Rosatom enters next stage of ATF development

04 March 2021

The Research Institute of Atomic Reactors (NIIAR) in Dimitrovgrad, in the Ulyanovsk region of Russia, has completed the second cycle of irradiation of the experimental fuel assemblies with VVER and pressurised water reactor fuel rods in the MIR research reactor. This marks the latest milestone in the development of Russian accident tolerant fuel, state nuclear corporation Rosatom announced today.

(Image: TVEL)

Each fuel assembly contains 24 fuel elements with four various combinations of cladding and fuel matrix materials. Fuel pellets were made from traditional uranium dioxide, as well as uranium-molybdenum alloy with increased density and thermal conductivity. Either zirconium alloy with a chromium coating or chromium-nickel alloy were used as the rod cladding material.
After each irradiation cycle, several fuel rods from each fuel assembly were extracted for further post-irradiation studies, and the new non-irradiated samples were installed instead. All the irradiated fuel rods remain hermetically sealed.
Meanwhile, the Bochvar Institue, a research facility of Rosatom's nuclear fuel manufacturer subsidiary, has started a project to develop fabrication technology for uranium disilicide pellets (U3Si2) as another option for the ATF fuel matrix. An experimental U3Si2 ingot has been manufactured for the further production of powder and pellets.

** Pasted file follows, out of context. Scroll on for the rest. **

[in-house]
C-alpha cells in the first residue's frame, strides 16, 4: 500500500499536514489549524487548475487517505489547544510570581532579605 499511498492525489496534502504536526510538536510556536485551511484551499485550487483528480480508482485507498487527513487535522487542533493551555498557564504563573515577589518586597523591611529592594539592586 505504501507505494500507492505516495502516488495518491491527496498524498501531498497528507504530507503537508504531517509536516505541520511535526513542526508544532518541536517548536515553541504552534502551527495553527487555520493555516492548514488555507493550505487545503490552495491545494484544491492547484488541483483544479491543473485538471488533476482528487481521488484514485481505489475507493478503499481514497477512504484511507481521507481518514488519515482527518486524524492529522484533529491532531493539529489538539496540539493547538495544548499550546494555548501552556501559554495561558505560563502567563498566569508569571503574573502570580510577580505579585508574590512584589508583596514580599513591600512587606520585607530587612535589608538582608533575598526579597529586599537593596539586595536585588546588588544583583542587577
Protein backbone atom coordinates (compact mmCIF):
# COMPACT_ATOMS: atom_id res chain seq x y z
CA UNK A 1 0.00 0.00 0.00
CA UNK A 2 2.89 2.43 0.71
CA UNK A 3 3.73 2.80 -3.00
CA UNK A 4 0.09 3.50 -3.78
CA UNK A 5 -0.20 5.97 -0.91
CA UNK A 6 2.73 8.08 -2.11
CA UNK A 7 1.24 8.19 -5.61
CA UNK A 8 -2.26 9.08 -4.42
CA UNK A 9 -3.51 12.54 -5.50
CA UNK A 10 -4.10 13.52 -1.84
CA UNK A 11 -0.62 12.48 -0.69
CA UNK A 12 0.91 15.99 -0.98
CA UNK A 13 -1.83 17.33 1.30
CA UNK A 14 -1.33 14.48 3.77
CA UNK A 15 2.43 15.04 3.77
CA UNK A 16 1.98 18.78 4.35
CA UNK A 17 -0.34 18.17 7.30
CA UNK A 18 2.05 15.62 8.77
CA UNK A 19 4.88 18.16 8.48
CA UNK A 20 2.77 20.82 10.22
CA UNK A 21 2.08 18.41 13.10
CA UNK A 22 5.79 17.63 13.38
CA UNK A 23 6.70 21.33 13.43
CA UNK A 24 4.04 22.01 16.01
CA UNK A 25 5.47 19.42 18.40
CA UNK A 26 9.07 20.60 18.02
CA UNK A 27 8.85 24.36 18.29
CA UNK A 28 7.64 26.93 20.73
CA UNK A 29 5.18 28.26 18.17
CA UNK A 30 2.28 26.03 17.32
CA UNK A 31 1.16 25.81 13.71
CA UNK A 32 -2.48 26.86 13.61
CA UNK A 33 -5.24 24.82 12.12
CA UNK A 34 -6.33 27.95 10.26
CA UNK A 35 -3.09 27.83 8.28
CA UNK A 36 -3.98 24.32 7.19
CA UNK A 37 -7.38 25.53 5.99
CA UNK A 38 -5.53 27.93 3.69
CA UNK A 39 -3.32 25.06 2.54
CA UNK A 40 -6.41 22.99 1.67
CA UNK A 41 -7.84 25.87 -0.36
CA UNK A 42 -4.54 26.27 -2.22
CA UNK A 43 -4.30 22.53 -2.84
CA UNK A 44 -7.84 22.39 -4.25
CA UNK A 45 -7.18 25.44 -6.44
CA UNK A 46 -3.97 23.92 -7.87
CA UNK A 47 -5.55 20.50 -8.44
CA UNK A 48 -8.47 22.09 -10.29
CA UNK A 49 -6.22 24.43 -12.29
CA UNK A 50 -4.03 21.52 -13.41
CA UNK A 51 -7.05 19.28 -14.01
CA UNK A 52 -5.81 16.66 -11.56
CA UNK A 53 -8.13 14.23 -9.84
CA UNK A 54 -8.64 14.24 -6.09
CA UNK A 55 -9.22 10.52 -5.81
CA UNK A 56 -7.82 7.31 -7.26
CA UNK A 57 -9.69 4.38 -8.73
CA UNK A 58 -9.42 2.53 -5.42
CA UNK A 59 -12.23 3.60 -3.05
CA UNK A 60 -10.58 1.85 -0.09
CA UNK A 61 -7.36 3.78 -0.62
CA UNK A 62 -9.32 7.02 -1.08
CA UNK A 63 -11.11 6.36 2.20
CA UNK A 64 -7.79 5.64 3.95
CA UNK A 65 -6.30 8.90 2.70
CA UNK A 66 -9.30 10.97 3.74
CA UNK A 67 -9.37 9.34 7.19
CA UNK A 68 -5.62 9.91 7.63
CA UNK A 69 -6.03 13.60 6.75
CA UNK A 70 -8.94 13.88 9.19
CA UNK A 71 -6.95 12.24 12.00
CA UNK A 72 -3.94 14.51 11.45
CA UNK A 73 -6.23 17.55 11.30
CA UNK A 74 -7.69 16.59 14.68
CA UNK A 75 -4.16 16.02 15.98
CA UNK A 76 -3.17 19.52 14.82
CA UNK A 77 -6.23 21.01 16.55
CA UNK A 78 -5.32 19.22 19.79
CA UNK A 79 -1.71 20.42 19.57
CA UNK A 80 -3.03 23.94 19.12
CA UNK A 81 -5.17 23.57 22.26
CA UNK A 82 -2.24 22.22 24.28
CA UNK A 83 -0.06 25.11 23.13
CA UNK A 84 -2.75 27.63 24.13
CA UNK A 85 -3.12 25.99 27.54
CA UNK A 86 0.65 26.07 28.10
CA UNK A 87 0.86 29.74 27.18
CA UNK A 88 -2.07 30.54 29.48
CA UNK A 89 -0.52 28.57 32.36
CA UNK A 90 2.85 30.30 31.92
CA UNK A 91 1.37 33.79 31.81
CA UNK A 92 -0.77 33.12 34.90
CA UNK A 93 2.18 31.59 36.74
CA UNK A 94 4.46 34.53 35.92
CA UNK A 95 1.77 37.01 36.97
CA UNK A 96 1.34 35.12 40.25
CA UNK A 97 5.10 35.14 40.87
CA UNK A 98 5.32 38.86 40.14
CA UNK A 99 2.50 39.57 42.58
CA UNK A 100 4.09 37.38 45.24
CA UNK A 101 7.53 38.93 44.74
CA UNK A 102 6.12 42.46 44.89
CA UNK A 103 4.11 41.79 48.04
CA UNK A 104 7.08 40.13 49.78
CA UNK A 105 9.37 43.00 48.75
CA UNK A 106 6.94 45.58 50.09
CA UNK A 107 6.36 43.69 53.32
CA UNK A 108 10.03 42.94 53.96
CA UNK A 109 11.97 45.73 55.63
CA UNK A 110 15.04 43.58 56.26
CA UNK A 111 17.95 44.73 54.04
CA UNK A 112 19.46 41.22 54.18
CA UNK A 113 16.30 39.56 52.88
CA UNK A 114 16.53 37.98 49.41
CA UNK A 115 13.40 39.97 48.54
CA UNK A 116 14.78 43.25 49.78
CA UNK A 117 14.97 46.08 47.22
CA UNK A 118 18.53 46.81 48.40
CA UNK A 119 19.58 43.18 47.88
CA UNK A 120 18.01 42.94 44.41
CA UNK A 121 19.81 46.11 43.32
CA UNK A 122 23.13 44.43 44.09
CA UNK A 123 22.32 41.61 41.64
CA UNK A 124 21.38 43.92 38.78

This new parallel research into ATF is informed by the advantages of uranium disilicide, said Alexander Ugryumov, vice president for research, development and quality at TVEL.

"First, it has a high density of uranium content, which may enable the introduction of longer fuel cycles without increasing the enrichment level.Second, it has high thermal conductivity and low heat capacity, which means less accumulated heat in the reactor core and lower temperature of the rod claddings. And third, the lower operating temperature may improve the performance characteristics of the fuel in general," he said.

ATF is nuclear fuel designed to be resistant to severe beyond-design basis accidents when there is a loss of coolant in a reactor.

Researched and written by World Nuclear News